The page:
Finally, a reason that many renters may be signaling it’s a tough time to buy is because of rising prices themselves and the impact that is having on affordability – an issue only likely to get worse if and when today’s ultra-low mortgage interest rates begin rising. Home values are currently at or past peak levels in roughly a quarter of US markets.
In other words, homes have never been more expensive in those places. This is hurting renter confidence in a number of larger markets. About half of current renters in San Francisco and New York expressed a lack of confidence in their ability to afford a home in the future. Almost half of the renters surveyed in Seattle, San Jose and Boston had similar feelings.
But not every would-be buyer is currently renting – current homeowners also represent a good source of buyers. And while this group thinks it’s a great time to sell, increasingly these homeowners, too, don’t think it’s a good time to buy. Currently, 63% of homeowners surveyed said now is a good time to buy – a large portion, yes, but a number that’s been declining steadily for the past two years.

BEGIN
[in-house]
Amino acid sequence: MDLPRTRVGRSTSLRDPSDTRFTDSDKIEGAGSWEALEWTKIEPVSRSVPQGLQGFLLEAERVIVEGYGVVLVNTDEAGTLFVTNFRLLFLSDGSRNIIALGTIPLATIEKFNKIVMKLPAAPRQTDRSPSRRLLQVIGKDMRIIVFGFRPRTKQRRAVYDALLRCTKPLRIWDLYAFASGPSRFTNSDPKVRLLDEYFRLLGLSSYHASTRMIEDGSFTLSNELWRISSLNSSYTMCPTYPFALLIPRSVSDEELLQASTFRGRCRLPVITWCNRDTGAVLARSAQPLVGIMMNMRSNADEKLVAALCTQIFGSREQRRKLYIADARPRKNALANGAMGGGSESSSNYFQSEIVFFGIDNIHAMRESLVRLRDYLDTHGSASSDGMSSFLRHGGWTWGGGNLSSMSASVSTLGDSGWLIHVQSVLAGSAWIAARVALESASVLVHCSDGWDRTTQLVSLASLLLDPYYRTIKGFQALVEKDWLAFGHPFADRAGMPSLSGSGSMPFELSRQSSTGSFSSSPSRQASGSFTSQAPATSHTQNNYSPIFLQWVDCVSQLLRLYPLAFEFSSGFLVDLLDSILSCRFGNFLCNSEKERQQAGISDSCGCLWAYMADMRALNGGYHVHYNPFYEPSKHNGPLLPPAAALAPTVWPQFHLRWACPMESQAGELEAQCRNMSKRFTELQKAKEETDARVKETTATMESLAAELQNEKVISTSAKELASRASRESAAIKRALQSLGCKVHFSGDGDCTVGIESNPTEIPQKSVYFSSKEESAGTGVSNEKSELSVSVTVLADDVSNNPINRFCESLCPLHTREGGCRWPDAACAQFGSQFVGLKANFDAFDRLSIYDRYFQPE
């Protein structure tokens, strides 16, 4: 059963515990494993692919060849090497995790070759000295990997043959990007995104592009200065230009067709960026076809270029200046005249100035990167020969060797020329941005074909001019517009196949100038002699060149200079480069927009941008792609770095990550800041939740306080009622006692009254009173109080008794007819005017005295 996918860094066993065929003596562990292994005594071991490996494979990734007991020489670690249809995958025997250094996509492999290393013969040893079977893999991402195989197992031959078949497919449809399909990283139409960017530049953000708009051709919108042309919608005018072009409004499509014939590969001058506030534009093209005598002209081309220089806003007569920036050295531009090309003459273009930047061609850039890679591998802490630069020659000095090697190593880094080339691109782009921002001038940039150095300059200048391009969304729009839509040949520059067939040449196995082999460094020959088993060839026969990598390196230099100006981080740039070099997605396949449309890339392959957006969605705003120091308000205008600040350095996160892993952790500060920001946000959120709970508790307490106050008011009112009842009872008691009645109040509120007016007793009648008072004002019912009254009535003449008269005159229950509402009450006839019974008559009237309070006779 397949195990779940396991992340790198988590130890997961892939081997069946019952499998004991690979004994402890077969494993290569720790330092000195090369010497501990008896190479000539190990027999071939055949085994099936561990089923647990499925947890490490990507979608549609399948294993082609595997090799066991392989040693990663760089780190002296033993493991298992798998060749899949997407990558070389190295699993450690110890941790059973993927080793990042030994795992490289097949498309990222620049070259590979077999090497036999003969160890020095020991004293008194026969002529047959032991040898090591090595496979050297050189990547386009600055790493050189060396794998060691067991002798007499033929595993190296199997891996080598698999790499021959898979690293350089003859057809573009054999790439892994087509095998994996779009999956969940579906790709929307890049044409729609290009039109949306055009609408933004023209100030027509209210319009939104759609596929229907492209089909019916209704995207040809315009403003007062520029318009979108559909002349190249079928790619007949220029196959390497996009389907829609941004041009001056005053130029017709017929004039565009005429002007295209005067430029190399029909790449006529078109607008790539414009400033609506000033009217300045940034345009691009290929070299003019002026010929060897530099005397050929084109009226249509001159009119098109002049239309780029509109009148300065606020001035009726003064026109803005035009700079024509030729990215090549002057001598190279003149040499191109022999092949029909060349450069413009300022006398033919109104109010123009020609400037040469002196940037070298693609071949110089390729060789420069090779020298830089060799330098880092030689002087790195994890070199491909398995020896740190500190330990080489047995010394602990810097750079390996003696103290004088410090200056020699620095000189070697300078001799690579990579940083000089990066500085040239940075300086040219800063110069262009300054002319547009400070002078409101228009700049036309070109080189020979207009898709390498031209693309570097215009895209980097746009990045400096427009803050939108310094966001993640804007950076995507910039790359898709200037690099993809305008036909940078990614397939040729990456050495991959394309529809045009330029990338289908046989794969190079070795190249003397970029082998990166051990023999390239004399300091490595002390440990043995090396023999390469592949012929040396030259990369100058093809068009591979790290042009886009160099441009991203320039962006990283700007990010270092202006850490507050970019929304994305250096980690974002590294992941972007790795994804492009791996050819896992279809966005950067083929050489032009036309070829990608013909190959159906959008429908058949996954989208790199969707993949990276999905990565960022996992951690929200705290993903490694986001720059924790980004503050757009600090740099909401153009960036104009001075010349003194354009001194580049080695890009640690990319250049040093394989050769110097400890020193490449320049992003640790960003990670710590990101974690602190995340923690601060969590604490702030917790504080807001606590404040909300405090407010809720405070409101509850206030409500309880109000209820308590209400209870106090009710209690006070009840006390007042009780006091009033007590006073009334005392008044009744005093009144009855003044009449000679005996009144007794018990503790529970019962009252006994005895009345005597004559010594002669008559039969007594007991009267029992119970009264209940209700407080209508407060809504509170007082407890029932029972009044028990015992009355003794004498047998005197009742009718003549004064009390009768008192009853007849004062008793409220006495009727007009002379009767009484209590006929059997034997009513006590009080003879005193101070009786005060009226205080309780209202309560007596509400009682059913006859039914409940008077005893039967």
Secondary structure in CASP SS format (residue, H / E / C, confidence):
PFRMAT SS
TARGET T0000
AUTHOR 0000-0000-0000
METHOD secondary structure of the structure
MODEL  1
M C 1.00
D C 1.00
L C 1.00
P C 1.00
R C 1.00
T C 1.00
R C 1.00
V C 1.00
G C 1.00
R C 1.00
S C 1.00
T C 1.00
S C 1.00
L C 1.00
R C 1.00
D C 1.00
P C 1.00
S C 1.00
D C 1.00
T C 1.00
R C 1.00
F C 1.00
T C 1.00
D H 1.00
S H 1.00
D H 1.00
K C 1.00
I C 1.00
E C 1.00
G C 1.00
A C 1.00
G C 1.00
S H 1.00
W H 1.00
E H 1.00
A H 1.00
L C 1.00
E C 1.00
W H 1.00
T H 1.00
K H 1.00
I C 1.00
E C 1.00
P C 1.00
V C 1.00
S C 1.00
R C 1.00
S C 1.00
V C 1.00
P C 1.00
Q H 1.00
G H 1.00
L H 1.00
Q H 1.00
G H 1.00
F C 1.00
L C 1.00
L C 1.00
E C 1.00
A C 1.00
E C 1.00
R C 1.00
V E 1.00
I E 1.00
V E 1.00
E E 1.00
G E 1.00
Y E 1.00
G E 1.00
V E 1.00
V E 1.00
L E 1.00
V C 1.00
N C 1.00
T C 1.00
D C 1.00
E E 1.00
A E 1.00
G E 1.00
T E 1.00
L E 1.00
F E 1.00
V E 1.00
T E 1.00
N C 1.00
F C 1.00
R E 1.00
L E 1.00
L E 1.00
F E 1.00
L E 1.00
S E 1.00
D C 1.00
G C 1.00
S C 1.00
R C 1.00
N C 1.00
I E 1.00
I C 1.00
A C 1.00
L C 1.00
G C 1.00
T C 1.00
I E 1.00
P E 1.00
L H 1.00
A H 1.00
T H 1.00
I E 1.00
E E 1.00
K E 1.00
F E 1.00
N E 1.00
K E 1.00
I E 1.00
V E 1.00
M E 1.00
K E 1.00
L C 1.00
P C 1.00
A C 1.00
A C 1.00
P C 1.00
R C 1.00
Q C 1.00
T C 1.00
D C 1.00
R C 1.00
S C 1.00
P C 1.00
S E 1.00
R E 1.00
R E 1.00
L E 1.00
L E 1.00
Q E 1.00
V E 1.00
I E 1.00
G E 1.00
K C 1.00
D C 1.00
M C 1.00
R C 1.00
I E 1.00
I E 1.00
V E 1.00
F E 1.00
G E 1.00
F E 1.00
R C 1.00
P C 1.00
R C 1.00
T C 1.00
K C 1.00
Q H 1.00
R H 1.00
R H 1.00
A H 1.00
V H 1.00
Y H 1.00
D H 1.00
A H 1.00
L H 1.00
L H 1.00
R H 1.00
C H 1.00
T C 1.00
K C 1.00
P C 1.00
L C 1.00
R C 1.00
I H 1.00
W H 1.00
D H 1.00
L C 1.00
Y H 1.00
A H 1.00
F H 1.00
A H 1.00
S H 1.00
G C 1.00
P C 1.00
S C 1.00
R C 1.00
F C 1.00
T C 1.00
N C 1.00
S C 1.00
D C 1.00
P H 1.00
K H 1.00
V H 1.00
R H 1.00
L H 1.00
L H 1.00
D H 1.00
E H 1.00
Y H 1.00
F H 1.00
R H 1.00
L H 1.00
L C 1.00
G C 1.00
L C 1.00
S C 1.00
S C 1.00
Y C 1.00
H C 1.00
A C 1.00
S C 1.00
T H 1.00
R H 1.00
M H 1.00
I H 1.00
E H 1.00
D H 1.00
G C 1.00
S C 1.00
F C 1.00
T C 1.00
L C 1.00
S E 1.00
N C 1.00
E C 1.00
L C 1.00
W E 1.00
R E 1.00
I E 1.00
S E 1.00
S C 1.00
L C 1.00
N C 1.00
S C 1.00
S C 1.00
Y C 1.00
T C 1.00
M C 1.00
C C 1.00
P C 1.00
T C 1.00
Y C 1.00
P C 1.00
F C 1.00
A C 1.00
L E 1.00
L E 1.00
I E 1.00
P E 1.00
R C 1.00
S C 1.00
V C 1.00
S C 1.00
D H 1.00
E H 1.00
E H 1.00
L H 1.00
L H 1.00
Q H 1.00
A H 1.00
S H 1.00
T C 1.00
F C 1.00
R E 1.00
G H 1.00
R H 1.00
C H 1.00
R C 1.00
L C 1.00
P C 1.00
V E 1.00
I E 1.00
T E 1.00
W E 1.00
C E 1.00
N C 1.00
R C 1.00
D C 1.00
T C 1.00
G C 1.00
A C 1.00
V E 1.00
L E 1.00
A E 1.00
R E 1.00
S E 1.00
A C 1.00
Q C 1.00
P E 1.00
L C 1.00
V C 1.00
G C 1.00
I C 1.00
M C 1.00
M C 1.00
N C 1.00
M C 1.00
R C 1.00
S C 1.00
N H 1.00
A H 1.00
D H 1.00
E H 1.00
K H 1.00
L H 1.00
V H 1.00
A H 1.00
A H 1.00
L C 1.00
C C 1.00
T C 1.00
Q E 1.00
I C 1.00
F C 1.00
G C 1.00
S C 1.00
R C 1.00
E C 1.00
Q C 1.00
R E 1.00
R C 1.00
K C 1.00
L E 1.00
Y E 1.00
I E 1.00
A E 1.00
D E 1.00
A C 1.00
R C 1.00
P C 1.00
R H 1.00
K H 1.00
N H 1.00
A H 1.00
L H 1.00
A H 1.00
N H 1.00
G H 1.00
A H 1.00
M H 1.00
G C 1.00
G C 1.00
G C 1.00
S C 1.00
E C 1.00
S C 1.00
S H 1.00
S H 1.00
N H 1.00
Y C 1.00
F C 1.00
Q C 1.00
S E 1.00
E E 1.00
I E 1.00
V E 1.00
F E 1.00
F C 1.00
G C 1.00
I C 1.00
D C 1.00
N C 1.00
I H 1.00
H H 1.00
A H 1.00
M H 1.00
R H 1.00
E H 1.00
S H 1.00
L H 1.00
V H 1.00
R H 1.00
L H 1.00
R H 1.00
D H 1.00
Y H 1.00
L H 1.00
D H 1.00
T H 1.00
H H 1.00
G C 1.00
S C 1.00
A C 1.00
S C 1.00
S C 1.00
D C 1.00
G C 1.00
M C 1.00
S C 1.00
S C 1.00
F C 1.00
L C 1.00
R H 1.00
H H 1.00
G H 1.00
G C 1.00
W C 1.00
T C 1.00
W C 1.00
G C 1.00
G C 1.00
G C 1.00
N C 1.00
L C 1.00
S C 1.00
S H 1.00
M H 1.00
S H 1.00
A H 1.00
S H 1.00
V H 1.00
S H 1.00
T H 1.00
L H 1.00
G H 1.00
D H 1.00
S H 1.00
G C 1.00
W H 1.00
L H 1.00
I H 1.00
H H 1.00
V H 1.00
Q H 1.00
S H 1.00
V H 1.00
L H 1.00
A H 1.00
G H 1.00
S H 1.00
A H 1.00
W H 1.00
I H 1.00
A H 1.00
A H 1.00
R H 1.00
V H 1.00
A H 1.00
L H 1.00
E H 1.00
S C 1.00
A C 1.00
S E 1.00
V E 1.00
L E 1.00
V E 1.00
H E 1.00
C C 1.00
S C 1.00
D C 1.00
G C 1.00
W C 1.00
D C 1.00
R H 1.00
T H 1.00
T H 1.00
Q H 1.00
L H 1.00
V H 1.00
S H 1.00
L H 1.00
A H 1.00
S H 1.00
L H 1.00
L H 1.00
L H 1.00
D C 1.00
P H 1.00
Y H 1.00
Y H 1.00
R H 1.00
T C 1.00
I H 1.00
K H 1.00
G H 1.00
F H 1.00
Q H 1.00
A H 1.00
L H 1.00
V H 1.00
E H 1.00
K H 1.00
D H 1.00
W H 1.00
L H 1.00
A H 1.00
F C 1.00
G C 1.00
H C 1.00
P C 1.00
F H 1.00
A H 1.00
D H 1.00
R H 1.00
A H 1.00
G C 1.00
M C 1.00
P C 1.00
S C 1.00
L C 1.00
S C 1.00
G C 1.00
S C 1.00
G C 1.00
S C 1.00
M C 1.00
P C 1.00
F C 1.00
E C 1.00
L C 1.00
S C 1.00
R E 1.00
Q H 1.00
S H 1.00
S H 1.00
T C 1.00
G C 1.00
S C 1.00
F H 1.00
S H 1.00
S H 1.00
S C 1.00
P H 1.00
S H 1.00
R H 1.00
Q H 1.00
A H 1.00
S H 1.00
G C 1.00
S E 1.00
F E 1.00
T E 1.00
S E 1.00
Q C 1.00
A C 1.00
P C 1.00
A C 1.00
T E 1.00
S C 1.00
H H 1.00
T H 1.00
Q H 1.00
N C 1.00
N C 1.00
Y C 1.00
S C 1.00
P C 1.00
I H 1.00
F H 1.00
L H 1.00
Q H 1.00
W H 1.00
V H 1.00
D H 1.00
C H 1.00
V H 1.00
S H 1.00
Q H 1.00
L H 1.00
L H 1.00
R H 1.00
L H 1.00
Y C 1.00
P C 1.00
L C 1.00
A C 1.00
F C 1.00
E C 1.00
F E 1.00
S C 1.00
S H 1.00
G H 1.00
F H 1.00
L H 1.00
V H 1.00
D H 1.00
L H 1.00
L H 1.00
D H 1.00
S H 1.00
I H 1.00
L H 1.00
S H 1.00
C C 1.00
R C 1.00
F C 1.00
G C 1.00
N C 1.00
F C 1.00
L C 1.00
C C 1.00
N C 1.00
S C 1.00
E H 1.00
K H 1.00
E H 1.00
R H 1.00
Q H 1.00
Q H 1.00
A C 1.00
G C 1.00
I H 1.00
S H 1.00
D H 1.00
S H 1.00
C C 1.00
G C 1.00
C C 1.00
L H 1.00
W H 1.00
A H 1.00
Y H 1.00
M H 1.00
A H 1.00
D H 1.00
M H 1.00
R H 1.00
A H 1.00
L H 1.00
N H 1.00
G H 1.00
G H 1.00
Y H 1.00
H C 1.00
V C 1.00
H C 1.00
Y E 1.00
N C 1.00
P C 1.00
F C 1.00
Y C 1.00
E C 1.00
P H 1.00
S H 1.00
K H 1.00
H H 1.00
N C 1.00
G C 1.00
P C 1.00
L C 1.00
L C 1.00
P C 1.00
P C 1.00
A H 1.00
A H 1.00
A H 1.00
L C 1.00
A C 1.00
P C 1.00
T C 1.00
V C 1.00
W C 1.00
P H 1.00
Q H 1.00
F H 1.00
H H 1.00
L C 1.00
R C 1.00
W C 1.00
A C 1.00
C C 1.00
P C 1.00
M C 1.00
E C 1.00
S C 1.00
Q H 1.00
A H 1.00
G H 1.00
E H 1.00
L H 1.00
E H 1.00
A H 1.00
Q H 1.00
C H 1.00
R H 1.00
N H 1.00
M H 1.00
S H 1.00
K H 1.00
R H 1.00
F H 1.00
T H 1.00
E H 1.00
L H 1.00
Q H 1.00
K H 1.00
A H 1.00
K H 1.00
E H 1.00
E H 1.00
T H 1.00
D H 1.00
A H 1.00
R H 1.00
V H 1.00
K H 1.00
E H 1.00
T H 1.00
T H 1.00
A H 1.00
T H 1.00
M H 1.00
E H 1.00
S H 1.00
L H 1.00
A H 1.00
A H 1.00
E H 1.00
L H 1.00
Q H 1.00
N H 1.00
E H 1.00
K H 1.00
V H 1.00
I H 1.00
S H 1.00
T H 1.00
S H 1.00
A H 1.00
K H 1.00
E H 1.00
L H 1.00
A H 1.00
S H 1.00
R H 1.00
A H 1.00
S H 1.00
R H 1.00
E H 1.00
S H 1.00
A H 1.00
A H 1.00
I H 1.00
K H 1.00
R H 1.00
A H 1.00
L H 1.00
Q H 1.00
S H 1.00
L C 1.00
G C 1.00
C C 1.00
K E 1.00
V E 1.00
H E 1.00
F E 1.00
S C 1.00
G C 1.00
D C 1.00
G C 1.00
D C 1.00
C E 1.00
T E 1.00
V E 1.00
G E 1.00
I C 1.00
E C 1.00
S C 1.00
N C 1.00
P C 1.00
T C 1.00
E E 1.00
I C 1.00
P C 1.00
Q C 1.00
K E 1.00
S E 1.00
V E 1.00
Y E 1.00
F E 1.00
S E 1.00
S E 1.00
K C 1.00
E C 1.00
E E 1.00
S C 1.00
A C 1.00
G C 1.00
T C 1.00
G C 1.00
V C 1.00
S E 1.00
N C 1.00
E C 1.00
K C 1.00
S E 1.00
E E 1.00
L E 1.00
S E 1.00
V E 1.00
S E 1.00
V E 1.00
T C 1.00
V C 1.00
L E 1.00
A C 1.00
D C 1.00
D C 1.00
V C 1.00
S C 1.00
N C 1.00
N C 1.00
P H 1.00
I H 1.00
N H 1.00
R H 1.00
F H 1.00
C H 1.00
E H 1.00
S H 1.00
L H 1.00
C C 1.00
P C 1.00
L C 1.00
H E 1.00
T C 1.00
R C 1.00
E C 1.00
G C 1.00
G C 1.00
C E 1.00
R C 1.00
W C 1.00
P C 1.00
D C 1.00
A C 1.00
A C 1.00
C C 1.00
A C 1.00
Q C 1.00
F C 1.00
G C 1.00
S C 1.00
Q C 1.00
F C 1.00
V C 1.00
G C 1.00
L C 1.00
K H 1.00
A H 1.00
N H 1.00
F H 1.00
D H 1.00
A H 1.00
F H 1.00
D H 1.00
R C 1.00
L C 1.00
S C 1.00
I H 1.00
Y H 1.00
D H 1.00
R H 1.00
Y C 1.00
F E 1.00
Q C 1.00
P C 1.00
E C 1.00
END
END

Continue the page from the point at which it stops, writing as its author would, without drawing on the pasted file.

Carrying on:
This trend is important, of course, because for any home transaction to occur there needs to be both a buyer and a seller. And if buyers don’t think it’s a particularly good time to buy, they may decide to hold off on entering the market altogether until they see buying conditions improve. Interestingly, many of these current homeowners may actually be contributing to some of the very conditions leading so many Americans to say it’s a bad time to buy. A big driver of the rapid price gains and fast-moving markets we’re seeing is incredibly low inventory of homes for sale.